Before leaving for our summer in Europe, we debated a lot of different packing configurations. Should we do carry-on only? Should we check a couple of small roller bags on the long-haul flights, then carry them on for shorter flights? Should we only do backpacks? So many options. (And also, SO MANY CHILDREN.}
Here were a few of our considerations:
– We heard so many people say that they just buy toiletries once they get to their destination. But we didn’t have just one destination! We were moving from place to place enough that we’d still have to tote that stuff around. There was no way to buy in small enough quantities and time it so that we’d never be transporting extras; it just isn’t reasonable to buy a 2-or-3-day supply of diapers or face wash. So we needed space for that kind of thing along the way.
– When we left, our kids were 7, 5, 3, and 9 months. It wasn’t feasible to expect all of them to tote their own stuff. Our oldest was the only one who we felt we could reliably expect to carry his things 100% of the time (and even he would surely get tired). So it would really be Dan and me who were managing most of the luggage.
– We had several “extra” pieces to carry. We decided to take one small single umbrella stroller and one infant car seat, as well as a Kidco Peapod (portable travel bed for the baby). Inside the Peapod bag, we stuck two Mifold travel booster seats for the 2 oldest kids, as well as a RideSafer travel vest for Toone (3yo; kids need to be 4 for the Mifold). That combined things into fewer pieces, but also meant the Peapod carry bag added some weight.
– We needed a bag for flight essentials – diapers, a couple small toys/books, 1 laptop, chargers, DSLR camera, etc.
– We were flying on several cheap airlines in Europe that had VERY small hand baggage size requirements. The smallest was Flybe (55cm x 35cm x 20cm, and a combined weight limit of 10kg for the hand baggage and personal item).
– We had two adults with us, so one could manage kids while the other took care of a big suitcase.
After much reconfiguring, we eventually managed to get everything down to carry-on size and weight. But we had 2 tiny suitcases plus 3 backpacks stuffed to the gills, plus a car seat, stroller, and Peapod bag (with all the booster seats inside). We also had an Ergo baby carrier (with a baby ;)). Not only was it a lot of pieces, but it left no room for anything else along the way (namely, a children’s book and ornament from each stop).
We decided that for us, with traveling with 4 small children and trying to keep track of them, we just didn’t want to be constantly counting and managing what felt like a million pieces of luggage. It cost us around $200 total to check in a big suitcase across all 6 short flights we took in Europe, and we decided it was worth $200 for our sanity.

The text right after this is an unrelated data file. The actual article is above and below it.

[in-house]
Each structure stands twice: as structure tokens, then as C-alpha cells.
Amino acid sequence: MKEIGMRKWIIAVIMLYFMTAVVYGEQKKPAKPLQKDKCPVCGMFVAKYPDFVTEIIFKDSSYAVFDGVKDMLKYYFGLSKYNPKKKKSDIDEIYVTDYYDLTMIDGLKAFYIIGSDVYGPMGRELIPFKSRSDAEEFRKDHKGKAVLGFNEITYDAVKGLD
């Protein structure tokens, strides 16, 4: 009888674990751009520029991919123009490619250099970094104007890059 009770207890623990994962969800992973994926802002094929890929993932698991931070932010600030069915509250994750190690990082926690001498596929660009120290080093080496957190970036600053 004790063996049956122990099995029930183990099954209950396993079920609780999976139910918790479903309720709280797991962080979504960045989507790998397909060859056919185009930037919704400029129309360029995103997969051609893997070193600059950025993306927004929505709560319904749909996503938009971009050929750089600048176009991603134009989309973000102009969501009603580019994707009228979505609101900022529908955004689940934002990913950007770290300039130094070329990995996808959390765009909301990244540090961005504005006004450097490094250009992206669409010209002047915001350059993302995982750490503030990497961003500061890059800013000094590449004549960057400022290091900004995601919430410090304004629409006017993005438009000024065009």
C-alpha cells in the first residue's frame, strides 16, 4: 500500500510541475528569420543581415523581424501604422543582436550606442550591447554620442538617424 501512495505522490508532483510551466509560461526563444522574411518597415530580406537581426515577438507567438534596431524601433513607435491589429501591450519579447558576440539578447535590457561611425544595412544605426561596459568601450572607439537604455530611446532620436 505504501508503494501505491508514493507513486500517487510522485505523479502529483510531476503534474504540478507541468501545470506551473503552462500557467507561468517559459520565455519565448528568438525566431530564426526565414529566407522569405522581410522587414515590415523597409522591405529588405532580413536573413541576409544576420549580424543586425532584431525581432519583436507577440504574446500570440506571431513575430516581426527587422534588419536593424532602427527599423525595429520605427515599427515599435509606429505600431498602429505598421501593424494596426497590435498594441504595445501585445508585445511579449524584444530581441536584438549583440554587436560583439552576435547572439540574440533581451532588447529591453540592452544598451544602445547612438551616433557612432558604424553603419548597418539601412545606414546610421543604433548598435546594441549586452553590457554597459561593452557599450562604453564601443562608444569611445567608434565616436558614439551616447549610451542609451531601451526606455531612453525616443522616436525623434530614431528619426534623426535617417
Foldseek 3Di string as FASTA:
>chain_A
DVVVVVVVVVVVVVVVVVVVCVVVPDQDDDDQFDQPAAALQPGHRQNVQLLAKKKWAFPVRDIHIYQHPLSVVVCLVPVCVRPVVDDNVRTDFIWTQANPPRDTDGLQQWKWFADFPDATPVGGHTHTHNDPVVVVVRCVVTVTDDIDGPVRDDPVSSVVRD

Here are the pieces we had:
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- Big suitcase with everyone’s clothing, an extra pair of shoes, and toiletries. While we were moving around, the Peapod baby cot bag that also contained all the booster seats went in the suitcase, but we removed it for the flights because it weighed about 12 lbs with the boosters, and added too much weight to the suitcase. All the airlines allowed us to check a baby cot for free, though, along with the stroller.
- Maclaren Triumph single umbrella stroller
- Infant car seat (an old Graco because we didn’t want to travel with our normal seat)
- Folding backpack – airplane activities, baby essentials
- Folding backpack – food/snacks, electronics
We are SO happy we made that decision. We commented many, many times how glad we were we didn’t have more pieces to worry about remembering. Also, flying already gets kind of crazy, so it was really nice to not need to transport that many pieces through the airport and find spots in the overhead compartments. So while there were a couple of times it was annoying having a suitcase (namely, with cobblestone streets), it was absolutely worth it for us.
I’ll write more later this week about what exactly each person packed!
Wow, now this is inspiring and impressive that you managed to get your luggage down to such a small amount for so many of you!
Haha, thank you!! It definitely made our travel easier. Thanks so much for commenting!
I loved listening to your interview on Cool Moms Club podcast! We are American, live in London and are taking advantage of the very generous maternity leave policies here (a whole year!) by exploring Europe. We have been lugging around a pack n play, so I was excited to hear about the Peapod as an alternative. The instructions say it is for children 1-3, but your son was 9 months when you used it. Did you buy a regular Peapod and were just comfortable using it for a younger baby? (I imagine this is what happens with all the experience of baby no 4!) Or am I missing an under-1 option?
Rikki, I feel terrible that I’m just now seeing this comment! As you may have figured out, we just used the regular Peapod for our baby – it worked just fine. We’ve used it with babies as small as 5 months. Obviously, you’ll have to see what seems safe and reliable for your family, but we felt comfortable doing that. Hope that helps and enjoy your amazing opportunity!